KDAQ Repairs:

Alice Fordham

Alice Fordham is an NPR International Correspondent based in Beirut, Lebanon.

In this role, she reports on Lebanon, Syria and many of the countries throughout the Middle East.

Before joining NPR in 2014, Fordham covered the Middle East for five years, reporting for The Washington Post, the Economist, The Times and other publications. She has worked in wars and political turmoil but also amid beauty, resilience and fun.

In 2011, Fordham was a Stern Fellow at the Washington Post. That same year she won the Next Century Foundation's Breakaway award, in part for an investigation into Iraqi prisons.

Fordham graduated from Cambridge University with a Bachelor of Arts in Classics.

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12:47pm

Tue December 16, 2014
Parallels

Amid Strains, Syrian Refugees Are Facing Curfews In Lebanon

Originally published on Tue December 16, 2014 5:29 pm

A Syrian refugee child carries water in the Fayda Camp, some 25 miles east of Beirut, Lebanon, on March 10.
Jerome Delay AP

In Lebanon — a fragile little country of just 4 million people — there are about 1 million refugees from Syria. Many have been here three years, and their welcome is starting to wear thin.

Some towns and villages have imposed a curfew on refugees – enforced by local groups of volunteers. But in a country that experienced a brutal civil war, some are concerned about the return of armed civilian groups.

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4:26am

Tue December 16, 2014
Middle East

Contestant From War-Torn Syria Wins 'Arab Idol'

Originally published on Tue December 16, 2014 5:09 pm

Copyright 2014 NPR. To see more, visit http://www.npr.org/.

4:39am

Sat December 13, 2014
Parallels

Syrian Women Displaced By War Make Tragedy Of 'Antigone' Their Own

Originally published on Sat December 13, 2014 1:21 pm

Mona, 28, narrates during a rehearsal of Antigone. "I feel that Antigone resembles me a lot," says the former resident of Damascus and mother of two.
Dalia Khamissy for NPR

Barefoot in a yoga studio in Lebanon's capital Beirut, a couple dozen actresses raise voices and stretch bodies that had grown used to being quiet and still.

"Go on," they cry as a clapping exercise speeds up, and they fill the room with whoops and uninhibited yells.

But these women aren't professional actresses. In fact, they're refugees from Syria, and this production of the Greek tragedy Antigone is a project designed to help them deal with their trauma.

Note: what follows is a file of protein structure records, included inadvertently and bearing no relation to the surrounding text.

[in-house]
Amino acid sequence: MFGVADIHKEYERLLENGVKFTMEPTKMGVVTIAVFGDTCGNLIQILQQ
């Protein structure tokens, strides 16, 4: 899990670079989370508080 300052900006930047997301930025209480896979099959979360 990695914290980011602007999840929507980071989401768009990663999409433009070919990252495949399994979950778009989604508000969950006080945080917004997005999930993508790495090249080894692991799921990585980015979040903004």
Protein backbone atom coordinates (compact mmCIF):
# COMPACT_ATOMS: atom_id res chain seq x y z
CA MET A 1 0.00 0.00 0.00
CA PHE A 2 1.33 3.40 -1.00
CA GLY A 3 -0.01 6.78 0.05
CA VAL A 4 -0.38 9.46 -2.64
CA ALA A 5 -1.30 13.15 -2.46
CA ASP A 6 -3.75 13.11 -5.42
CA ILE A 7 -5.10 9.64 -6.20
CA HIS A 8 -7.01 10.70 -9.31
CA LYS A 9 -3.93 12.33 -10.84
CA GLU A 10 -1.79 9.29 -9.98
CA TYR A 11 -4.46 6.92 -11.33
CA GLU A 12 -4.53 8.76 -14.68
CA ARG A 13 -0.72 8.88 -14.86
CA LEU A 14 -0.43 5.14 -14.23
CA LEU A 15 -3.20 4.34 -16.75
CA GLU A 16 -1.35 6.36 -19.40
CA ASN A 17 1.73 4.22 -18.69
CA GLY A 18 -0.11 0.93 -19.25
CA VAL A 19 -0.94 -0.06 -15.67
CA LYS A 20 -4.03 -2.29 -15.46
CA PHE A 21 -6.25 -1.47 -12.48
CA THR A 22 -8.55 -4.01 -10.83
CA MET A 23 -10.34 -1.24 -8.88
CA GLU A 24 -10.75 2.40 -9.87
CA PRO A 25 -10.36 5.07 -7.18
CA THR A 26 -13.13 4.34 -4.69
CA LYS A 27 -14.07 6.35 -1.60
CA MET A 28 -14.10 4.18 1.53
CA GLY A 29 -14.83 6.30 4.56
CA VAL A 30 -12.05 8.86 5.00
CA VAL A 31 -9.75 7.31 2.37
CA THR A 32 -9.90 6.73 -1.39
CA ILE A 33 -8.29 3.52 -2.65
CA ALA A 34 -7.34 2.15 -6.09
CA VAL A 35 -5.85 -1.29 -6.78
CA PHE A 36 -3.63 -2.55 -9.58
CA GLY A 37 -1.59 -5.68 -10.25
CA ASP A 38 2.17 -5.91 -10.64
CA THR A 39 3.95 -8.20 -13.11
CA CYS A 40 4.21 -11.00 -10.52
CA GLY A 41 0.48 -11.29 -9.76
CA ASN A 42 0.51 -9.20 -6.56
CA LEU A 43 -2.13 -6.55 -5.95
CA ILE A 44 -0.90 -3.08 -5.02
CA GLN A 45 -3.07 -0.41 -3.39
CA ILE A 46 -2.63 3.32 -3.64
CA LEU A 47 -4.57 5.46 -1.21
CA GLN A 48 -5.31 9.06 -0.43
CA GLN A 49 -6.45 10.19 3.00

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4:40am

Sun November 30, 2014
Parallels

With Shopping, Holy Sites, Najaf Offers Respite From Iraq's Violence

Originally published on Sun November 30, 2014 11:44 am

An Iranian national shops at a popular market in the holy Iraqi Shiite city of Najaf. Recently, the city — where millions of international pilgrims visit every year — has been spared the worst of Iraq's violence.
Haidar Hamdani AFP/Getty Images

The holy Iraqi city of Najaf has a brand-new and appropriately holy shopping center: the Najaf City Mall.

Under banners with Muslim prayers, children rampage through an adventure playground, while conservative women in long black robes browse for cute outfits to wear when they're home with family.

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2:28pm

Tue November 25, 2014
Parallels

Amid Violence, Iraq Fractures Again Along Religious Lines

Originally published on Tue November 25, 2014 6:06 pm

An Iraqi child, whose family fled from Islamic State violence in the northern city of Mosul, stands outside a tent that serves as a school in the southern city of Najaf on Sunday. Some 2 million Iraqis have been driven from their homes by fighting this year.
Alaa Al-Marjani Reuters/Landov

The shrine of Imam Ali in the Iraqi city of Najaf is a vast gold-domed edifice, where Shiite Muslims from all over the world gather to pray.

But just a few minutes drive away, are travelers of a different, shabbier kind. A long row of cinder block and sheet metal buildings is draped in bright flags with religious slogans. Usually, these are for pilgrims to sleep in. But right now, they're spilling over with displaced Iraqi families.

"It's tough for the children," says Zaira Raqib, a mother of four of them. "We know we're displaced, but they don't understand."

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